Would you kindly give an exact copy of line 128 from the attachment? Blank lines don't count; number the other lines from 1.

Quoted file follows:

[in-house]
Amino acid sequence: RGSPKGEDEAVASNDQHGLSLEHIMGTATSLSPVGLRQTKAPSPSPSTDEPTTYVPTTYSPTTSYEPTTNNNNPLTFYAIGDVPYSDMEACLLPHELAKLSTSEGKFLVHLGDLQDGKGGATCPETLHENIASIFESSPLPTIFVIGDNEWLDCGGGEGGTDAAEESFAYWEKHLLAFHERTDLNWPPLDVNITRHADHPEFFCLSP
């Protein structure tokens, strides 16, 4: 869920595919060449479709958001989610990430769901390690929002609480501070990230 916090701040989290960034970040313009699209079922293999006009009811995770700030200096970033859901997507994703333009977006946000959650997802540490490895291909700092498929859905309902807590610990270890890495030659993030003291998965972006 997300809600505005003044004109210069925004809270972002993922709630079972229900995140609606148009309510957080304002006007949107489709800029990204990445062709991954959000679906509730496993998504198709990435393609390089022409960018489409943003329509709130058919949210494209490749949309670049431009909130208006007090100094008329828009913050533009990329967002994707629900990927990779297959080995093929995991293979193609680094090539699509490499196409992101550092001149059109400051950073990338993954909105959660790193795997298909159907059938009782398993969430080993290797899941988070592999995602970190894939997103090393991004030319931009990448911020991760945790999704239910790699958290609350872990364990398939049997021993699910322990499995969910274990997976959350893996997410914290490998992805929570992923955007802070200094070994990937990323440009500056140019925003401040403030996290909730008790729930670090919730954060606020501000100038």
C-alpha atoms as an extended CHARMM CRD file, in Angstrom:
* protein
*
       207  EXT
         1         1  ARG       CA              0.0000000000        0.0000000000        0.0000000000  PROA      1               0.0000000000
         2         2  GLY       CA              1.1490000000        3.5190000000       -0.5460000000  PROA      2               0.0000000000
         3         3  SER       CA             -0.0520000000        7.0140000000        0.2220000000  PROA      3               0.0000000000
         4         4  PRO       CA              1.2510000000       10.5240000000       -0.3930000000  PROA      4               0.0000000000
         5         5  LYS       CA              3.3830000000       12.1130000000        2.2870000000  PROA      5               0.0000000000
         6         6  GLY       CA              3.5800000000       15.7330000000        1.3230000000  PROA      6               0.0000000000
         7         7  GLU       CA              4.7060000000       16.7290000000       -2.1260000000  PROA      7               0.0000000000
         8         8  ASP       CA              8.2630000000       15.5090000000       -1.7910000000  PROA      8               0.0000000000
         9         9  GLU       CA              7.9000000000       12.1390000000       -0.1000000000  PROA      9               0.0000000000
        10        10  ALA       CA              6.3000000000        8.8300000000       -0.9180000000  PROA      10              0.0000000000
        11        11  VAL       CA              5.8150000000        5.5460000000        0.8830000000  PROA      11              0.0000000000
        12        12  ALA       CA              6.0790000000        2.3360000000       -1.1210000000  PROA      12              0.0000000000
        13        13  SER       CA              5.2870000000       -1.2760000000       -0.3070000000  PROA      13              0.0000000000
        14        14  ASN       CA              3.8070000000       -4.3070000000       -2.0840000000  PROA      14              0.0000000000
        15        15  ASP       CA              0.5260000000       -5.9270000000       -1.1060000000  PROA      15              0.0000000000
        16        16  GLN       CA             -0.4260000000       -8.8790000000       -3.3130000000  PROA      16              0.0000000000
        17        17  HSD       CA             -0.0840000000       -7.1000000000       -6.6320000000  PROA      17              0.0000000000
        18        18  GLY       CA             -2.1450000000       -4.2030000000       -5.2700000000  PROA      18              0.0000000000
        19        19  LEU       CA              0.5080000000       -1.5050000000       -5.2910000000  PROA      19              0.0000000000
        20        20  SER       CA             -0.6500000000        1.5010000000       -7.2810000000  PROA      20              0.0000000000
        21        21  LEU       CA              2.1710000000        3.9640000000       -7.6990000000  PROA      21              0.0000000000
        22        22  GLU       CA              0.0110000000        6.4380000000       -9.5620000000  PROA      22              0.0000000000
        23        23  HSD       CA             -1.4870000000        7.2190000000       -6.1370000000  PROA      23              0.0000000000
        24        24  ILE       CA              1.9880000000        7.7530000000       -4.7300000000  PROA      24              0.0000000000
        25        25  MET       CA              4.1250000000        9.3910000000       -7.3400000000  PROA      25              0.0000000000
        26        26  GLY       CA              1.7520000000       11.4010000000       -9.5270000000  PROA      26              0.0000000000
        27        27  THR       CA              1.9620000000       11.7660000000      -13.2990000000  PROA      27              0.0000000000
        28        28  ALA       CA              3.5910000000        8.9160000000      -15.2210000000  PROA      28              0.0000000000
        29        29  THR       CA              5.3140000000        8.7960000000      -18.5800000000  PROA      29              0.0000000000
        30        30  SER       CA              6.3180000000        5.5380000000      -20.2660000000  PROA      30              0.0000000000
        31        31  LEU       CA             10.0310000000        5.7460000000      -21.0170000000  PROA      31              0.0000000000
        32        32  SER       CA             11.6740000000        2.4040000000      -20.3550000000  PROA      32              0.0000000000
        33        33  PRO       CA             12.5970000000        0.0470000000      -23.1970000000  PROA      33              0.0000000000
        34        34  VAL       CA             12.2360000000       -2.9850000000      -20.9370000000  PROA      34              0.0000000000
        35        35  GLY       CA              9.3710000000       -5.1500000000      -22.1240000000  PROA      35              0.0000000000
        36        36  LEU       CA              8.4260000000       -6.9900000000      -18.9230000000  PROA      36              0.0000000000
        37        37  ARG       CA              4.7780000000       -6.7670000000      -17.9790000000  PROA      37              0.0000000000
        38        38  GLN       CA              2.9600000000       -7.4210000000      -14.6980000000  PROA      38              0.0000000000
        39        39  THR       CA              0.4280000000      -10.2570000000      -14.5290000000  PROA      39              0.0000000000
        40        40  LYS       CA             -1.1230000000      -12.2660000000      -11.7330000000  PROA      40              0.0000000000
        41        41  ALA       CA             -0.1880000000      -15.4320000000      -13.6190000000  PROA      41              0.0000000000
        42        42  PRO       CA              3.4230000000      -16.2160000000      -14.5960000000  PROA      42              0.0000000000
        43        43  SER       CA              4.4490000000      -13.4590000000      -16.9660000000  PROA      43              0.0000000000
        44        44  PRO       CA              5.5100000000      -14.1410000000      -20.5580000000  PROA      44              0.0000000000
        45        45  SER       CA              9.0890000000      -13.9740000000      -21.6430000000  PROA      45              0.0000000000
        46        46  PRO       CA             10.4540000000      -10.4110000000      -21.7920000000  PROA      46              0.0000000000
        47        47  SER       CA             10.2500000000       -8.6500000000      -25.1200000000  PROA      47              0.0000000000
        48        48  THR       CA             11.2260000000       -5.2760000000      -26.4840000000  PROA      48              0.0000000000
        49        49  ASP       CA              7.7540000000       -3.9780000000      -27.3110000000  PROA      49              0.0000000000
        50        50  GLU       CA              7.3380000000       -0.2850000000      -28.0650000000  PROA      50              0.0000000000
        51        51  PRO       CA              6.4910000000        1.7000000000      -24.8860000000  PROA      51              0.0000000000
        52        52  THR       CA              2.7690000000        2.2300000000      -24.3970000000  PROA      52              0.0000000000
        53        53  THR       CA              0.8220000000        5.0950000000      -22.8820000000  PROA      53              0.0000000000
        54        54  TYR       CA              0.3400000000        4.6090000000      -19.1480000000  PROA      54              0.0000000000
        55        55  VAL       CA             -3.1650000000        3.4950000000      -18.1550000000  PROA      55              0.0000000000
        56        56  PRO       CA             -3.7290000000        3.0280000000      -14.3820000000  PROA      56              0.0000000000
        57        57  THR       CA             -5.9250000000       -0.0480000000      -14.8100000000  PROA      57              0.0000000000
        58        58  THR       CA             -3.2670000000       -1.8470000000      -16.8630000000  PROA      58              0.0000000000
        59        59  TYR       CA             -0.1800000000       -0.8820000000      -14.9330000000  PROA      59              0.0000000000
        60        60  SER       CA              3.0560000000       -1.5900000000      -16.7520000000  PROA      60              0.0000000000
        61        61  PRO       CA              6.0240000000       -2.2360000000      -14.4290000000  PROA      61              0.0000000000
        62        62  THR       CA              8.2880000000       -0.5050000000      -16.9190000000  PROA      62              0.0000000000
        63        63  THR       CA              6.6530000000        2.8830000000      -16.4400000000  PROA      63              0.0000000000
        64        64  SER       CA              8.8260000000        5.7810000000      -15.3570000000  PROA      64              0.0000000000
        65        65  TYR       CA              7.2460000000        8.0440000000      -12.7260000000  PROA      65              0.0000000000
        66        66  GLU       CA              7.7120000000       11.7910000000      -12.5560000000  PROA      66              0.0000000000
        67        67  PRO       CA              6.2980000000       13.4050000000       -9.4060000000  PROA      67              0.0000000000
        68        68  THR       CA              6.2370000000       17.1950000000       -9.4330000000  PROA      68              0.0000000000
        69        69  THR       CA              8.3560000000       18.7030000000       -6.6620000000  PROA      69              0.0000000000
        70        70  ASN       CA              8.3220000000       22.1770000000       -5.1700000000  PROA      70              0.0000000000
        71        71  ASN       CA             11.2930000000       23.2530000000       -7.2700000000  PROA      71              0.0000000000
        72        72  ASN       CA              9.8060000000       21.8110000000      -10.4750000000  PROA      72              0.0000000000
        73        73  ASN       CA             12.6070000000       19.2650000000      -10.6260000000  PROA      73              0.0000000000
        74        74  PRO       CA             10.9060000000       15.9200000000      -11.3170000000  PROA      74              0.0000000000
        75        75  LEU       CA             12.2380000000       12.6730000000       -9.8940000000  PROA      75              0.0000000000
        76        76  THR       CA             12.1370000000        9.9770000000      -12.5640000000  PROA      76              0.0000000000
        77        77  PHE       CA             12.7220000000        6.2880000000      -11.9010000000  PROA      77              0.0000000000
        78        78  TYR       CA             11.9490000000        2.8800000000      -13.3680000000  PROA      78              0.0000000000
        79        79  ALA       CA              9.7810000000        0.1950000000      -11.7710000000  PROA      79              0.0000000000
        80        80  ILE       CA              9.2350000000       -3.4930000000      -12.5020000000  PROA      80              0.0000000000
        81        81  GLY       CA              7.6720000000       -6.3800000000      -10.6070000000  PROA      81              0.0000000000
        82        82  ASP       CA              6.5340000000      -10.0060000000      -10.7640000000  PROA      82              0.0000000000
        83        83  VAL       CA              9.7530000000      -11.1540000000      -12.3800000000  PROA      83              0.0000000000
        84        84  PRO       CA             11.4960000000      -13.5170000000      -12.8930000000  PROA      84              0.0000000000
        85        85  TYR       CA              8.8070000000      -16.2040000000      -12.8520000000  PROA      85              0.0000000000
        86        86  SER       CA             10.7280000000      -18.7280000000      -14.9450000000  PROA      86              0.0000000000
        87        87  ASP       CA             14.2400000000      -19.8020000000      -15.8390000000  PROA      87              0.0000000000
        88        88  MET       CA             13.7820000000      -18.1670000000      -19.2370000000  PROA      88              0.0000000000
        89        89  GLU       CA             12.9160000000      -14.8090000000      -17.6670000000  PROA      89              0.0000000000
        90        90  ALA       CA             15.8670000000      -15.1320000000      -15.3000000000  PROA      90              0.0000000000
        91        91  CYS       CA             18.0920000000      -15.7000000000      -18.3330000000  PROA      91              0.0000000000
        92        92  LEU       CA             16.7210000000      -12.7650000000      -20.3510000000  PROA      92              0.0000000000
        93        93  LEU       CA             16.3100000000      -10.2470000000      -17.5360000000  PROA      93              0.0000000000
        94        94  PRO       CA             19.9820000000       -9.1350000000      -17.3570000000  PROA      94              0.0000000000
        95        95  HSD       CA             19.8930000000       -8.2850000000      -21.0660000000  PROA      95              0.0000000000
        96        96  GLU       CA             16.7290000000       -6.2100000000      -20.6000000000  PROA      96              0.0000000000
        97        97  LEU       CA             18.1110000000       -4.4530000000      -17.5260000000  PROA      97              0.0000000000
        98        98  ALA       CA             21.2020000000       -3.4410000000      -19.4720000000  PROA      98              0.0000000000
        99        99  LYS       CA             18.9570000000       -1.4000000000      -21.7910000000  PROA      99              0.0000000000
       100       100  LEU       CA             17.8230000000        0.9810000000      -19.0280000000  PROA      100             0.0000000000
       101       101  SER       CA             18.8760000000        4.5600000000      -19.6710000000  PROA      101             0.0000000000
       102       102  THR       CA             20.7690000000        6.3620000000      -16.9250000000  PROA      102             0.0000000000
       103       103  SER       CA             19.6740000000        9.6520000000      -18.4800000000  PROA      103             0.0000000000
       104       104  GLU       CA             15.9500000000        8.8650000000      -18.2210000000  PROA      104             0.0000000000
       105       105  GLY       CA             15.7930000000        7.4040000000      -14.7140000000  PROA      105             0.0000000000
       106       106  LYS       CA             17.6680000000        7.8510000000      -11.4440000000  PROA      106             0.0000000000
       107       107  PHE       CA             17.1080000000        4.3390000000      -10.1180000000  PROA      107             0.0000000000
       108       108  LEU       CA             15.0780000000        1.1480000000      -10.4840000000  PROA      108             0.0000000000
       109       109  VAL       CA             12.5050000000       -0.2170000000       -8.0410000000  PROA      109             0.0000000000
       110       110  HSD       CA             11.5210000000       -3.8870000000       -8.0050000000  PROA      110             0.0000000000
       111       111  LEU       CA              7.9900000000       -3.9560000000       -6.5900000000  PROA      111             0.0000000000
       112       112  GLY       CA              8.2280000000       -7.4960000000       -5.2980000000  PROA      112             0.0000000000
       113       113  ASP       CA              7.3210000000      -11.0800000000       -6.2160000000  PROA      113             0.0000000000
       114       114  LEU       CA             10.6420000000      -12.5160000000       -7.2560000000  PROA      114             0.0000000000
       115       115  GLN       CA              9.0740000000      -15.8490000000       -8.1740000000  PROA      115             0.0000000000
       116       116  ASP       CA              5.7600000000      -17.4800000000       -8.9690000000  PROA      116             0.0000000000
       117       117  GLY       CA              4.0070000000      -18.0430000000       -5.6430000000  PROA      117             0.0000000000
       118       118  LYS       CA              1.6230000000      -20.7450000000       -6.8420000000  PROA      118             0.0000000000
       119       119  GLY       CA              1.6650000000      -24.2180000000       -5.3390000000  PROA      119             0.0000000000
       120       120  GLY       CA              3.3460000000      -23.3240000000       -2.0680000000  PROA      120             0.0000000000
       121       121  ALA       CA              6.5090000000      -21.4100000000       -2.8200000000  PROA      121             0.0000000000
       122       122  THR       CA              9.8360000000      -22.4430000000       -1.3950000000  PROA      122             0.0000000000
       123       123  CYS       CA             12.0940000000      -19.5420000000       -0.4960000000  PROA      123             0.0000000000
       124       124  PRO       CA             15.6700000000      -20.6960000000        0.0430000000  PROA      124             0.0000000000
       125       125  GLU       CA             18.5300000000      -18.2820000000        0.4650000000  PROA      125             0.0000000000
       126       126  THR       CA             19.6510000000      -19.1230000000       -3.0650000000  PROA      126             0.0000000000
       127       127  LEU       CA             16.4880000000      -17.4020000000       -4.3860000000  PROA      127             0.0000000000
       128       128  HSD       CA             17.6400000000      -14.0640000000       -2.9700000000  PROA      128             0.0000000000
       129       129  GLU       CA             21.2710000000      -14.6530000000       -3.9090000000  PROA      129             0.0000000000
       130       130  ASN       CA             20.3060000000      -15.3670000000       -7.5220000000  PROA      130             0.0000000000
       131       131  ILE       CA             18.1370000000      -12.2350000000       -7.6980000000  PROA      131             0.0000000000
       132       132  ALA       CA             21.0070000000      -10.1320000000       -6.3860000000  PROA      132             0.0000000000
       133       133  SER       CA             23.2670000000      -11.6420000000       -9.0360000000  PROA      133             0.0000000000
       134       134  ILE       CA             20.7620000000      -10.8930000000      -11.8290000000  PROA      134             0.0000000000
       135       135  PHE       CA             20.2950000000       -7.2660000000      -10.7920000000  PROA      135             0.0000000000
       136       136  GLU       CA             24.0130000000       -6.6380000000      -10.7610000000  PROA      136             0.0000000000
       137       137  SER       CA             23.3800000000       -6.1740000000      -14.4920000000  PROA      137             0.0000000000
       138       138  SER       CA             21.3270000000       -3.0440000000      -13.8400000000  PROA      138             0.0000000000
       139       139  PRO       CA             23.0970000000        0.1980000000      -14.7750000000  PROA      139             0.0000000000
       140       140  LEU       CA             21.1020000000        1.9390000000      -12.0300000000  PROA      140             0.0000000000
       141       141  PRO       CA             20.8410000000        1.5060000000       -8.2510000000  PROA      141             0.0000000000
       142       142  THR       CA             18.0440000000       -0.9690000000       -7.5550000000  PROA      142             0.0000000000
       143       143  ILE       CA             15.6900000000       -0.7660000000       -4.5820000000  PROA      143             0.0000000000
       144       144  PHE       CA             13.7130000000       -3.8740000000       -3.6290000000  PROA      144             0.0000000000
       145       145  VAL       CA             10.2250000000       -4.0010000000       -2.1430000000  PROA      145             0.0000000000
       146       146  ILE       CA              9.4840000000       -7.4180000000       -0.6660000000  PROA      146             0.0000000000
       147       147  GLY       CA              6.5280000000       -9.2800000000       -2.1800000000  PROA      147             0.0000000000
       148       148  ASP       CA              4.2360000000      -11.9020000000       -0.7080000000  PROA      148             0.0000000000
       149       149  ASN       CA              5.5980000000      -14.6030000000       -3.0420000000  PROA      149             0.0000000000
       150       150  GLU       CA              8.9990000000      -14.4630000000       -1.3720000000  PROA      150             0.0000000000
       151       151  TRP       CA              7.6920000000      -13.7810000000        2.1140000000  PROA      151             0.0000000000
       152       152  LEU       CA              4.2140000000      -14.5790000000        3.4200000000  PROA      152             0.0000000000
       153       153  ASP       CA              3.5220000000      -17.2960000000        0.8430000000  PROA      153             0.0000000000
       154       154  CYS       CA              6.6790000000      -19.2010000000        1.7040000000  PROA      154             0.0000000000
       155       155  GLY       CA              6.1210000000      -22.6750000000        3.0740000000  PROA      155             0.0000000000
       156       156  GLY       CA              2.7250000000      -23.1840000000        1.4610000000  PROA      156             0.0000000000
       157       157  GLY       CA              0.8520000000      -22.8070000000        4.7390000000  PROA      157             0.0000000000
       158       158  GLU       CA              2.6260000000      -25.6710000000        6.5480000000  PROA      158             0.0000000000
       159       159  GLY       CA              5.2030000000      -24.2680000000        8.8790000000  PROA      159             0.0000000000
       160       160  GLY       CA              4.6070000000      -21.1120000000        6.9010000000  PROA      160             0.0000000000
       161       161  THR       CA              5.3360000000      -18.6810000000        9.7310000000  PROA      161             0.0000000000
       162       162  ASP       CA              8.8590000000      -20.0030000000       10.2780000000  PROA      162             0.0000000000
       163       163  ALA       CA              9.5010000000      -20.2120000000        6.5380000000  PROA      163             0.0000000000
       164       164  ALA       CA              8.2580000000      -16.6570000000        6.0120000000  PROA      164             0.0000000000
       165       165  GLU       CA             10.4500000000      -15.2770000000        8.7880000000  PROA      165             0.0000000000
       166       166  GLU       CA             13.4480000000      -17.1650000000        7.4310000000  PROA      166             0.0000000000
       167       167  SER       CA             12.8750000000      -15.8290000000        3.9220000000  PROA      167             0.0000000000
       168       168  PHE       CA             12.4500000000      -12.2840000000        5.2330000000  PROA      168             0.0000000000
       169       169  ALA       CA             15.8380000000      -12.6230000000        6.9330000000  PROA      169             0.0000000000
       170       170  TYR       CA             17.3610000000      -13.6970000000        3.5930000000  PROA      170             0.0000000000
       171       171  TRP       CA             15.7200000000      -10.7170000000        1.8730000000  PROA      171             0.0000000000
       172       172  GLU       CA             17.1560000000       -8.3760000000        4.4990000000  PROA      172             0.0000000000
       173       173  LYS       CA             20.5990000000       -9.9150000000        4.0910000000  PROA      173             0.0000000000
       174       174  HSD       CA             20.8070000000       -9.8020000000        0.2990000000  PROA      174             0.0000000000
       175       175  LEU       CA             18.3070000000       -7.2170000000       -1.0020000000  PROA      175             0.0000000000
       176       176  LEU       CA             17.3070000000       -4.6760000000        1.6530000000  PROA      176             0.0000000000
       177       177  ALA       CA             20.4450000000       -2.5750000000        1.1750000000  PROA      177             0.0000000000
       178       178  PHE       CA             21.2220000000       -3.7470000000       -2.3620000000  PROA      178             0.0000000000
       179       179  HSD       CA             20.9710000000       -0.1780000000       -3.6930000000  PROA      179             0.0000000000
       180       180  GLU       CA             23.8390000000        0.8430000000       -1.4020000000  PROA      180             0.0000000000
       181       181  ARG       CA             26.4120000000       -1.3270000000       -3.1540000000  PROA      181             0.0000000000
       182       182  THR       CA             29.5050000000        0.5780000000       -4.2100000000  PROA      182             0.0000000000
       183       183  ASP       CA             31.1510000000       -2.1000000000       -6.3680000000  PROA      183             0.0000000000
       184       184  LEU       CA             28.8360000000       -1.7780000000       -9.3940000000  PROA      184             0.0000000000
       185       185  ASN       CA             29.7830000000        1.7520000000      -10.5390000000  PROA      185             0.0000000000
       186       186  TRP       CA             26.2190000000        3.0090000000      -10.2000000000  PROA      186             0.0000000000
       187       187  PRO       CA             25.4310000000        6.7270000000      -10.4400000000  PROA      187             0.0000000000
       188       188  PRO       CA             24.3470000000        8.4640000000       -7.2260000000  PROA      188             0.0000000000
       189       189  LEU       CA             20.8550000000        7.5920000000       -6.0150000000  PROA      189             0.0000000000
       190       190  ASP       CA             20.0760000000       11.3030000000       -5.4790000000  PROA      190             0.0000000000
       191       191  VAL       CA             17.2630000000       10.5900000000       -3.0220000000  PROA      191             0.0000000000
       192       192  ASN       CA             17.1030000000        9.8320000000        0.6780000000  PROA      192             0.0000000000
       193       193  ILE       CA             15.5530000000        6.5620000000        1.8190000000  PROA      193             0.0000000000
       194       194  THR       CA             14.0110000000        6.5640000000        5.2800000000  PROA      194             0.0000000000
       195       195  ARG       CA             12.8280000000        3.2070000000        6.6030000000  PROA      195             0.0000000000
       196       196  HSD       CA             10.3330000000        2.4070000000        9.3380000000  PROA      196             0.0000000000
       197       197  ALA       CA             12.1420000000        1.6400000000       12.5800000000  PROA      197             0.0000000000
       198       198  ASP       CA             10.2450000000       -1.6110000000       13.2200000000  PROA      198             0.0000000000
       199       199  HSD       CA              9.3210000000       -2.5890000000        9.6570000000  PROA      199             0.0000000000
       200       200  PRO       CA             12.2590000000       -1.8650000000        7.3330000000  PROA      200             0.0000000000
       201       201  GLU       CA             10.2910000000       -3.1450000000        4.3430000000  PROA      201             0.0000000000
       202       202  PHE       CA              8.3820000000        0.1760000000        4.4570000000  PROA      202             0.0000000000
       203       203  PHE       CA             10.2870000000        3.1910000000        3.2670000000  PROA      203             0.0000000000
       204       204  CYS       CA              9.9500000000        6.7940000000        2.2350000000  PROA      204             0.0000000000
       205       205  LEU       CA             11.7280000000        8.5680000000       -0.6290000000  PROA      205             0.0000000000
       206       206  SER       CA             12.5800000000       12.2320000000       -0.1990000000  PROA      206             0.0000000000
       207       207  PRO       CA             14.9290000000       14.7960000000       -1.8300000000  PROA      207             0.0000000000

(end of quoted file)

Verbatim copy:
       121       121  ALA       CA              6.5090000000      -21.4100000000       -2.8200000000  PROA      121             0.0000000000